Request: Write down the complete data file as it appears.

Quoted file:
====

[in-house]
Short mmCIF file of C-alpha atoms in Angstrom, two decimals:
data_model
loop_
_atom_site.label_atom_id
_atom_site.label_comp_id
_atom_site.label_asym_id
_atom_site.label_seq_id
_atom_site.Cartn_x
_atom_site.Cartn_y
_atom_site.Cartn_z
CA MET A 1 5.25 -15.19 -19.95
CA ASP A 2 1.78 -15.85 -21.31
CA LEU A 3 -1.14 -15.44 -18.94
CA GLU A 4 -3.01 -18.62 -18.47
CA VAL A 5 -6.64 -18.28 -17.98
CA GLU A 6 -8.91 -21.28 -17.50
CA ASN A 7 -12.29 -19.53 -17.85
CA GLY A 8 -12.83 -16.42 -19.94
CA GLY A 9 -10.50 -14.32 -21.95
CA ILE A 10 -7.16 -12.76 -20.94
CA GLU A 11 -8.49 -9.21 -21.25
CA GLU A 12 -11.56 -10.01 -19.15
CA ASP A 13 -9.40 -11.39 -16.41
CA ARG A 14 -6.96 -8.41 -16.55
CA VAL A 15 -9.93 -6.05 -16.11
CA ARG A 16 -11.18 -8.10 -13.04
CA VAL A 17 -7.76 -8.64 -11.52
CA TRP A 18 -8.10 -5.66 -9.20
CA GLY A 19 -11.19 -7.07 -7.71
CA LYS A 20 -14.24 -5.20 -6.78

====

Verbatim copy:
[in-house]
Short mmCIF file of C-alpha atoms in Angstrom, two decimals:
data_model
loop_
_atom_site.label_atom_id
_atom_site.label_comp_id
_atom_site.label_asym_id
_atom_site.label_seq_id
_atom_site.Cartn_x
_atom_site.Cartn_y
_atom_site.Cartn_z
CA MET A 1 5.25 -15.19 -19.95
CA ASP A 2 1.78 -15.85 -21.31
CA LEU A 3 -1.14 -15.44 -18.94
CA GLU A 4 -3.01 -18.62 -18.47
CA VAL A 5 -6.64 -18.28 -17.98
CA GLU A 6 -8.91 -21.28 -17.50
CA ASN A 7 -12.29 -19.53 -17.85
CA GLY A 8 -12.83 -16.42 -19.94
CA GLY A 9 -10.50 -14.32 -21.95
CA ILE A 10 -7.16 -12.76 -20.94
CA GLU A 11 -8.49 -9.21 -21.25
CA GLU A 12 -11.56 -10.01 -19.15
CA ASP A 13 -9.40 -11.39 -16.41
CA ARG A 14 -6.96 -8.41 -16.55
CA VAL A 15 -9.93 -6.05 -16.11
CA ARG A 16 -11.18 -8.10 -13.04
CA VAL A 17 -7.76 -8.64 -11.52
CA TRP A 18 -8.10 -5.66 -9.20
CA GLY A 19 -11.19 -7.07 -7.71
CA LYS A 20 -14.24 -5.20 -6.78